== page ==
Research on the topic of societal impact has focused on questions of impact measurability and the public perception of research, and less on the question of how researchers themselves assess their societal impact. In the same way that it is important to understand how the public receives research, it is important to better understand how researchers anticipate the public in order to draft effective policies.
We conducted a survey among 499 researchers in Germany on their pathways to societal impact, i.e. their attitudes towards impact policies, their societal goals and use of engagement formats. This survey focuses on the communication and collaboration practices of researchers.
More details and first results can be found in our first publication based on these data: How do researchers approach societal impact?, published at PLOS ONE.
Dr. Benedikt Fecher (HIIG), Head of Research Programme Knowledge & Society at Alexander von Humboldt Institute for Internet and Society (HIIG).
Prof. Dr. Marcel Hebing, Professor of Data Science at Digital Business University of Applied Sciences (DBU) and Founder of Impact Distillery.
Instrument and data
- Questionnaire: Digital Science and Knowledge Transfer (EN, 2020)
- Questionnaire: Digital Science and Knowledge Transfer (DE, 2020)
- Dataset: Digital Science and Knowledge Transfer (full responses, German participants, excluding open questions)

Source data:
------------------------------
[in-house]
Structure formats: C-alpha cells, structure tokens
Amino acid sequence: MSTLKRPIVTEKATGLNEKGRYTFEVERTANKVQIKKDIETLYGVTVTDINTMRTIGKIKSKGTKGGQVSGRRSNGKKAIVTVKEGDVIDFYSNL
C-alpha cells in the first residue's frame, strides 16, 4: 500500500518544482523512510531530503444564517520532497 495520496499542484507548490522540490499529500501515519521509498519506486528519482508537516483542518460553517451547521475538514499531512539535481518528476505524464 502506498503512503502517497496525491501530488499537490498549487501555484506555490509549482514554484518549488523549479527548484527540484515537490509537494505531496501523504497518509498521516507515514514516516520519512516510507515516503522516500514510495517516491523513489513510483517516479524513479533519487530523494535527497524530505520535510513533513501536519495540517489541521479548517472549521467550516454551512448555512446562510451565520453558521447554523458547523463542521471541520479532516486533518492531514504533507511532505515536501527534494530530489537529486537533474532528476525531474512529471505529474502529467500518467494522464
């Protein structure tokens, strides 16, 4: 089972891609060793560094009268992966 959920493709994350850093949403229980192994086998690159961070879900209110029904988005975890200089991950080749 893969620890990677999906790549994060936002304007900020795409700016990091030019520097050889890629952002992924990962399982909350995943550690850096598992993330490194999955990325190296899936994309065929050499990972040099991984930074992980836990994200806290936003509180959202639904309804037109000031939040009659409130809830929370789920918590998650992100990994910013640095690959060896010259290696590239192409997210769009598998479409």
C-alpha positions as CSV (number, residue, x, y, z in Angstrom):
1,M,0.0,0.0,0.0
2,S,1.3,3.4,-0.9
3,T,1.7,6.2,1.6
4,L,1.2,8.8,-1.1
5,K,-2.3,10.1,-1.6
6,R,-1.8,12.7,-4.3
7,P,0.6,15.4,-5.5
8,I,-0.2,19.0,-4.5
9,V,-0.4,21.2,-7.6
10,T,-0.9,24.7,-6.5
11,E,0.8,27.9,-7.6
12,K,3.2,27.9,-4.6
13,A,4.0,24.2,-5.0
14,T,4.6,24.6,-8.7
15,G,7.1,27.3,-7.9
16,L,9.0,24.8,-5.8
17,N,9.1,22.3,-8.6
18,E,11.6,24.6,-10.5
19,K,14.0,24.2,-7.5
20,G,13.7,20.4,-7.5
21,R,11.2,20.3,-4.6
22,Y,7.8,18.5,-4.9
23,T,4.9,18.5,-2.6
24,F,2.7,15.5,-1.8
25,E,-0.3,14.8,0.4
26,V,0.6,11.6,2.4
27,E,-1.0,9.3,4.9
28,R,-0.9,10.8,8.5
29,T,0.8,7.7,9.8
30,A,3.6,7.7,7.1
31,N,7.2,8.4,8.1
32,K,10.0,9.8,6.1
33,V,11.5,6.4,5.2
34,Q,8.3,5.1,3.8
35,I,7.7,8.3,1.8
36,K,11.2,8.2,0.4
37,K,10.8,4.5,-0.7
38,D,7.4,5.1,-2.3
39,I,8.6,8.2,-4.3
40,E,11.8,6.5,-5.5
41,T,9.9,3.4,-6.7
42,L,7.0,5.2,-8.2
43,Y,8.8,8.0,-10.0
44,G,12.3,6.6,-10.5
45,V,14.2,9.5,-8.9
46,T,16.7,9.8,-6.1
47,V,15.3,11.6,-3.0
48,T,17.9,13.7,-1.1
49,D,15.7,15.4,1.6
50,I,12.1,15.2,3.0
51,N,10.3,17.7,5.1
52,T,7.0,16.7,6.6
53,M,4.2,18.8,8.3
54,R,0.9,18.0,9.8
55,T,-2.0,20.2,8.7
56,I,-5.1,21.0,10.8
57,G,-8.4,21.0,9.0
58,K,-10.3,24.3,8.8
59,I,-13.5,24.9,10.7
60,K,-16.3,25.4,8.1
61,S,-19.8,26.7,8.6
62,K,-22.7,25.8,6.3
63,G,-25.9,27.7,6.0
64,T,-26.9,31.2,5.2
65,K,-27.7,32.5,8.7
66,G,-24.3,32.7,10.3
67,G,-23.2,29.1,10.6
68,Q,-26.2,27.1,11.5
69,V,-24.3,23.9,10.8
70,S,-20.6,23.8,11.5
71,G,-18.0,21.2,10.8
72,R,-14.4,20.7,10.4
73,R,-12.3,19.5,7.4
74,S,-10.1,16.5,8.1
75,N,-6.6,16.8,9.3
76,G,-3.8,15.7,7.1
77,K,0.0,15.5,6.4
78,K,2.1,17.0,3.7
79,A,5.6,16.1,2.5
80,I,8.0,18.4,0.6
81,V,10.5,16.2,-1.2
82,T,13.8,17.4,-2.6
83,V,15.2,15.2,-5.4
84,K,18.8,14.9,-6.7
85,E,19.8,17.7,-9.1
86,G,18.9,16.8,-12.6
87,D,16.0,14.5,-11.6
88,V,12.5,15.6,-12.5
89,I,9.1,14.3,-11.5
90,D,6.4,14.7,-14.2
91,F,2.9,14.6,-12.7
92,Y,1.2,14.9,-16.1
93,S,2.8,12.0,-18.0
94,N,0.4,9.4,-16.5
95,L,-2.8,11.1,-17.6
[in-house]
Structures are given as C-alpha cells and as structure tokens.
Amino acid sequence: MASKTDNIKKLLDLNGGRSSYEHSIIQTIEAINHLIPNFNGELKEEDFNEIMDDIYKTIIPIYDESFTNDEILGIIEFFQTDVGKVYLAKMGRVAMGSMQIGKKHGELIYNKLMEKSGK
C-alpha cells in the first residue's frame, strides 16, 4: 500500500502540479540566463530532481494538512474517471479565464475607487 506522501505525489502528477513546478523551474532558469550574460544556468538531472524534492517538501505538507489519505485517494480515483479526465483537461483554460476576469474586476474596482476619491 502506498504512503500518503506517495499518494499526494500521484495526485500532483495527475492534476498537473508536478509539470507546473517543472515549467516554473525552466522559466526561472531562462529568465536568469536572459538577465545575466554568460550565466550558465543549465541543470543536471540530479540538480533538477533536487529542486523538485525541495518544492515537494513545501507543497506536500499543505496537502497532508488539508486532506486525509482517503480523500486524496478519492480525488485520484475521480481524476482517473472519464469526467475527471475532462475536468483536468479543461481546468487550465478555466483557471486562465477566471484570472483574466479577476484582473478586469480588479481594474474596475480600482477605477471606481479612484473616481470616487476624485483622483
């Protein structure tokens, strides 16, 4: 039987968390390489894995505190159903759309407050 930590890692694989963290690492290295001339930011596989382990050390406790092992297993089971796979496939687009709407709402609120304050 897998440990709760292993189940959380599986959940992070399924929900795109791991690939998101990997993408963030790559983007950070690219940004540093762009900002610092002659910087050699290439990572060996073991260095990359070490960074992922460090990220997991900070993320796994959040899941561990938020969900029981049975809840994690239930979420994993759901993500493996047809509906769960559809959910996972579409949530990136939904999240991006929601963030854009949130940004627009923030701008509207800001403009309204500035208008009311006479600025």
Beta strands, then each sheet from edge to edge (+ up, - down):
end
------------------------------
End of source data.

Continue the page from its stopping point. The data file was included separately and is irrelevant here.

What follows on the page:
The data are now available on Kaggle: https://www.kaggle.com/mhebing/digital-science-survey-2020/
The Research Excellence Framework (REF) is the UK's system for assessing the quality of research in UK higher education institutions. In the design of the questionnaire we reused results from a qualitative coding of the REF Impact Case Studies, conducted by Natalya Sokolovska, Sascha Schönig, Elias Koch, Nicole Bosse and Benedikt Fecher at the Alexander von Humboldt Institute for Internet and Society and as part of the BMBF-funded project IMPaQT.
The data underlying the coding can be found on the webpage of The Higher Education Funding Council for England (https://impact.ref.ac.uk/casestudies/). The coding of the project team at HIIG can be found here: https://drive.google.com/drive/folders/1Mp4_t7qFhXbYqSwrDbPPmPzIydXqBrgO?usp=sharing
The coding of the REF Impact Case Studies was originally carried out as part of a qualitative study with students. In the survey, we use the main categories Effects and Formats to construct the questions on impact goals (Effects) and formats.